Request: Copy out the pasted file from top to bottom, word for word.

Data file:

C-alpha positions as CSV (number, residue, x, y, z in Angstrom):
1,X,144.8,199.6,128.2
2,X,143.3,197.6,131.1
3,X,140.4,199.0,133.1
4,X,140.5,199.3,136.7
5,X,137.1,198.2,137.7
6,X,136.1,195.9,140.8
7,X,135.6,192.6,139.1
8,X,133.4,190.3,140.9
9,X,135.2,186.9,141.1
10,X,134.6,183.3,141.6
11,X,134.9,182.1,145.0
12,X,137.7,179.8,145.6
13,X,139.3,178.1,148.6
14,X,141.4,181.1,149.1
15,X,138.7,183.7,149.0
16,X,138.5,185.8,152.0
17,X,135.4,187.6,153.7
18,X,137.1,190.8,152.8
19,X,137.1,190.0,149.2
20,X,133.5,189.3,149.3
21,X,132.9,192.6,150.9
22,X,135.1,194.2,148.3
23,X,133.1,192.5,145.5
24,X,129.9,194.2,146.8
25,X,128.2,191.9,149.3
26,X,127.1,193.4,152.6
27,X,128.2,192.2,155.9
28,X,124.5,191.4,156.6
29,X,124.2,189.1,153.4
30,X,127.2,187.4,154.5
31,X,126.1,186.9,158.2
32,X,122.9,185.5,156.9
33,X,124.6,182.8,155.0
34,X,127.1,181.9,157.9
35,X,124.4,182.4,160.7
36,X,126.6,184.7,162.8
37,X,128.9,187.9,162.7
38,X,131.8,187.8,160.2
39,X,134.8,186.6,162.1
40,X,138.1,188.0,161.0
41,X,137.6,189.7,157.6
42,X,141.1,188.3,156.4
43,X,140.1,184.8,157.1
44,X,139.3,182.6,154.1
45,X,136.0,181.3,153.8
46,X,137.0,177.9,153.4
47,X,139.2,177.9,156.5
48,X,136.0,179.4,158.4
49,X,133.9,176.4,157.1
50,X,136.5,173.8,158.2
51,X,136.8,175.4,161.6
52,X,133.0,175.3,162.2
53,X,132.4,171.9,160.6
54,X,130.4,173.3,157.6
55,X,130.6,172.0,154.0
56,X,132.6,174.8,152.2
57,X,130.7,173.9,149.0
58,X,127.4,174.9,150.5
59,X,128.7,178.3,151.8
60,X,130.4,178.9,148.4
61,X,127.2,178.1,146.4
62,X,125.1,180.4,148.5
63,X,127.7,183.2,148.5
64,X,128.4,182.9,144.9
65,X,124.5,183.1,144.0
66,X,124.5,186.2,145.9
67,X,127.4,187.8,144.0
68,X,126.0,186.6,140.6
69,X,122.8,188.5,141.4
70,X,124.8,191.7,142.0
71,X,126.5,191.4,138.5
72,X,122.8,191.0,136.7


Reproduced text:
C-alpha positions as CSV (number, residue, x, y, z in Angstrom):
1,X,144.8,199.6,128.2
2,X,143.3,197.6,131.1
3,X,140.4,199.0,133.1
4,X,140.5,199.3,136.7
5,X,137.1,198.2,137.7
6,X,136.1,195.9,140.8
7,X,135.6,192.6,139.1
8,X,133.4,190.3,140.9
9,X,135.2,186.9,141.1
10,X,134.6,183.3,141.6
11,X,134.9,182.1,145.0
12,X,137.7,179.8,145.6
13,X,139.3,178.1,148.6
14,X,141.4,181.1,149.1
15,X,138.7,183.7,149.0
16,X,138.5,185.8,152.0
17,X,135.4,187.6,153.7
18,X,137.1,190.8,152.8
19,X,137.1,190.0,149.2
20,X,133.5,189.3,149.3
21,X,132.9,192.6,150.9
22,X,135.1,194.2,148.3
23,X,133.1,192.5,145.5
24,X,129.9,194.2,146.8
25,X,128.2,191.9,149.3
26,X,127.1,193.4,152.6
27,X,128.2,192.2,155.9
28,X,124.5,191.4,156.6
29,X,124.2,189.1,153.4
30,X,127.2,187.4,154.5
31,X,126.1,186.9,158.2
32,X,122.9,185.5,156.9
33,X,124.6,182.8,155.0
34,X,127.1,181.9,157.9
35,X,124.4,182.4,160.7
36,X,126.6,184.7,162.8
37,X,128.9,187.9,162.7
38,X,131.8,187.8,160.2
39,X,134.8,186.6,162.1
40,X,138.1,188.0,161.0
41,X,137.6,189.7,157.6
42,X,141.1,188.3,156.4
43,X,140.1,184.8,157.1
44,X,139.3,182.6,154.1
45,X,136.0,181.3,153.8
46,X,137.0,177.9,153.4
47,X,139.2,177.9,156.5
48,X,136.0,179.4,158.4
49,X,133.9,176.4,157.1
50,X,136.5,173.8,158.2
51,X,136.8,175.4,161.6
52,X,133.0,175.3,162.2
53,X,132.4,171.9,160.6
54,X,130.4,173.3,157.6
55,X,130.6,172.0,154.0
56,X,132.6,174.8,152.2
57,X,130.7,173.9,149.0
58,X,127.4,174.9,150.5
59,X,128.7,178.3,151.8
60,X,130.4,178.9,148.4
61,X,127.2,178.1,146.4
62,X,125.1,180.4,148.5
63,X,127.7,183.2,148.5
64,X,128.4,182.9,144.9
65,X,124.5,183.1,144.0
66,X,124.5,186.2,145.9
67,X,127.4,187.8,144.0
68,X,126.0,186.6,140.6
69,X,122.8,188.5,141.4
70,X,124.8,191.7,142.0
71,X,126.5,191.4,138.5
72,X,122.8,191.0,136.7